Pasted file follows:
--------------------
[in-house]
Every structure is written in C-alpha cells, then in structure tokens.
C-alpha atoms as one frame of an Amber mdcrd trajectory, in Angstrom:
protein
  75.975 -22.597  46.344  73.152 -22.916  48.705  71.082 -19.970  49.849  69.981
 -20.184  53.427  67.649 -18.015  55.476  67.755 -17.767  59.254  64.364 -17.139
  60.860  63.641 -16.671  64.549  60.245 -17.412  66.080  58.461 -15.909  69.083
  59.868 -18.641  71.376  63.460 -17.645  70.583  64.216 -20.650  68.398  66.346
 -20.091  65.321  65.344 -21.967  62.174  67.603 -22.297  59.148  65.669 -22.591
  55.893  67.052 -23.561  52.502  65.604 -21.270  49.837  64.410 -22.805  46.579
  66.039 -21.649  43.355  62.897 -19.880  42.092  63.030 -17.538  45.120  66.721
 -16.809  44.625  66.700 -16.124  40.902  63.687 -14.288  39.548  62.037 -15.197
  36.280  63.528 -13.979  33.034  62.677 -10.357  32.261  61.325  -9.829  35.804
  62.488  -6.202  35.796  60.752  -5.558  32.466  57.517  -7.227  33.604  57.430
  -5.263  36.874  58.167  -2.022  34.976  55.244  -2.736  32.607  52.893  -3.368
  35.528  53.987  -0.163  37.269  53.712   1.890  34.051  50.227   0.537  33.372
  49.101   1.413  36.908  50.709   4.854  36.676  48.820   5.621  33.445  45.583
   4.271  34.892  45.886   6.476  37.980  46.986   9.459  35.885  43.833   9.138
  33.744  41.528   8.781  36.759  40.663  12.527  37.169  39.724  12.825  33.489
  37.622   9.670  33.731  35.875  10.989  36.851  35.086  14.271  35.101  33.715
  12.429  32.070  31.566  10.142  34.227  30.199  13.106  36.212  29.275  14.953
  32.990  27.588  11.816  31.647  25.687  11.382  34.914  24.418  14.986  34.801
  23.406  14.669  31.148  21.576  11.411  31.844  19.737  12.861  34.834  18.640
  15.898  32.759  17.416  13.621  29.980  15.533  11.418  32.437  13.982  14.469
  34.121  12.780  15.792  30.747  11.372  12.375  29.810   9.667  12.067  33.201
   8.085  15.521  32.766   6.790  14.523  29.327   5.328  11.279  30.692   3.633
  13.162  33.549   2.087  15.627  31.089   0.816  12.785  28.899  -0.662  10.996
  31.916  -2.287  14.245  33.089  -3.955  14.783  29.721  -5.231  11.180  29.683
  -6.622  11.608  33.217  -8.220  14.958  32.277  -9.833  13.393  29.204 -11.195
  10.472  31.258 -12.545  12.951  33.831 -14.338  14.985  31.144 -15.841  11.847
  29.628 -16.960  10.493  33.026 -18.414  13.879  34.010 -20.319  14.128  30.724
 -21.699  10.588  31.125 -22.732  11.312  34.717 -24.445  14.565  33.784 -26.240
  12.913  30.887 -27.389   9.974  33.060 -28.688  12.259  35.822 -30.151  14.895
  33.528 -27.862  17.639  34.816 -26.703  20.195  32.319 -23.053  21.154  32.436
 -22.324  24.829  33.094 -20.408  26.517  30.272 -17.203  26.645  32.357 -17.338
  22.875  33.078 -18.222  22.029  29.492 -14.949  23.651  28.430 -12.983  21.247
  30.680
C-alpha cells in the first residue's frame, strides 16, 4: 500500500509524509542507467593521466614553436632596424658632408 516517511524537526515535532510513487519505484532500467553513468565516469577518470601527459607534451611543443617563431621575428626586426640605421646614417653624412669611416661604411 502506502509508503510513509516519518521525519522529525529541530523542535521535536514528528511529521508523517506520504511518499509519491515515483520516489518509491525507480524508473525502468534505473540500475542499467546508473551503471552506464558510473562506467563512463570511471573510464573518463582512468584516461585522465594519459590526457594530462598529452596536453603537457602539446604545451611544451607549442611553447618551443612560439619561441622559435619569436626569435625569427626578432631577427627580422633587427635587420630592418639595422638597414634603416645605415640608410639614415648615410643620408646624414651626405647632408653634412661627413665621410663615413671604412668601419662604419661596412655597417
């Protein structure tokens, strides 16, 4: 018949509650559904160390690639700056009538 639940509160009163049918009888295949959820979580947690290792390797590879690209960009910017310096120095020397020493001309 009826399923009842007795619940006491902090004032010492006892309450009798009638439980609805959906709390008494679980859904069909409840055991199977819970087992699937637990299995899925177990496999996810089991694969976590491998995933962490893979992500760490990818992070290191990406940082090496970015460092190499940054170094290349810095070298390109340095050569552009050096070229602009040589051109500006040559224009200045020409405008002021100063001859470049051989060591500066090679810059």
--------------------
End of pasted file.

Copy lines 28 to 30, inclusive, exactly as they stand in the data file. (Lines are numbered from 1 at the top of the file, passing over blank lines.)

  31.916  -2.287  14.245  33.089  -3.955  14.783  29.721  -5.231  11.180  29.683
  -6.622  11.608  33.217  -8.220  14.958  32.277  -9.833  13.393  29.204 -11.195
  10.472  31.258 -12.545  12.951  33.831 -14.338  14.985  31.144 -15.841  11.847